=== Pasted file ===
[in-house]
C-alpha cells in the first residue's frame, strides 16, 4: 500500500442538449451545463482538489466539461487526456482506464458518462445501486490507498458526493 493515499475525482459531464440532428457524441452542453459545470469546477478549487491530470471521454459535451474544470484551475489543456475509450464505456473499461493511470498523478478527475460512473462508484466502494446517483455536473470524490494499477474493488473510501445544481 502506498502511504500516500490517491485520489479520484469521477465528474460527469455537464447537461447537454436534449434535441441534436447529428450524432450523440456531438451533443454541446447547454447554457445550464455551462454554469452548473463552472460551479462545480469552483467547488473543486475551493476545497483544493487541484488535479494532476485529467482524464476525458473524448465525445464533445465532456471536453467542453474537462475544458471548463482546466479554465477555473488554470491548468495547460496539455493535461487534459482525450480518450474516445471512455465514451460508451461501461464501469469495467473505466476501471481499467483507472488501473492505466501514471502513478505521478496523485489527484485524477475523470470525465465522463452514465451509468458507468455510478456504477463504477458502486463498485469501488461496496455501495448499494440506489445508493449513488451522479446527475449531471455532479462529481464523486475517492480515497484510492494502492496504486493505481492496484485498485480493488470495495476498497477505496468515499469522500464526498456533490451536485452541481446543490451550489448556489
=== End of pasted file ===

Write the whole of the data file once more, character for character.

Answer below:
[in-house]
C-alpha cells in the first residue's frame, strides 16, 4: 500500500442538449451545463482538489466539461487526456482506464458518462445501486490507498458526493 493515499475525482459531464440532428457524441452542453459545470469546477478549487491530470471521454459535451474544470484551475489543456475509450464505456473499461493511470498523478478527475460512473462508484466502494446517483455536473470524490494499477474493488473510501445544481 502506498502511504500516500490517491485520489479520484469521477465528474460527469455537464447537461447537454436534449434535441441534436447529428450524432450523440456531438451533443454541446447547454447554457445550464455551462454554469452548473463552472460551479462545480469552483467547488473543486475551493476545497483544493487541484488535479494532476485529467482524464476525458473524448465525445464533445465532456471536453467542453474537462475544458471548463482546466479554465477555473488554470491548468495547460496539455493535461487534459482525450480518450474516445471512455465514451460508451461501461464501469469495467473505466476501471481499467483507472488501473492505466501514471502513478505521478496523485489527484485524477475523470470525465465522463452514465451509468458507468455510478456504477463504477458502486463498485469501488461496496455501495448499494440506489445508493449513488451522479446527475449531471455532479462529481464523486475517492480515497484510492494502492496504486493505481492496484485498485480493488470495495476498497477505496468515499469522500464526498456533490451536485452541481446543490451550489448556489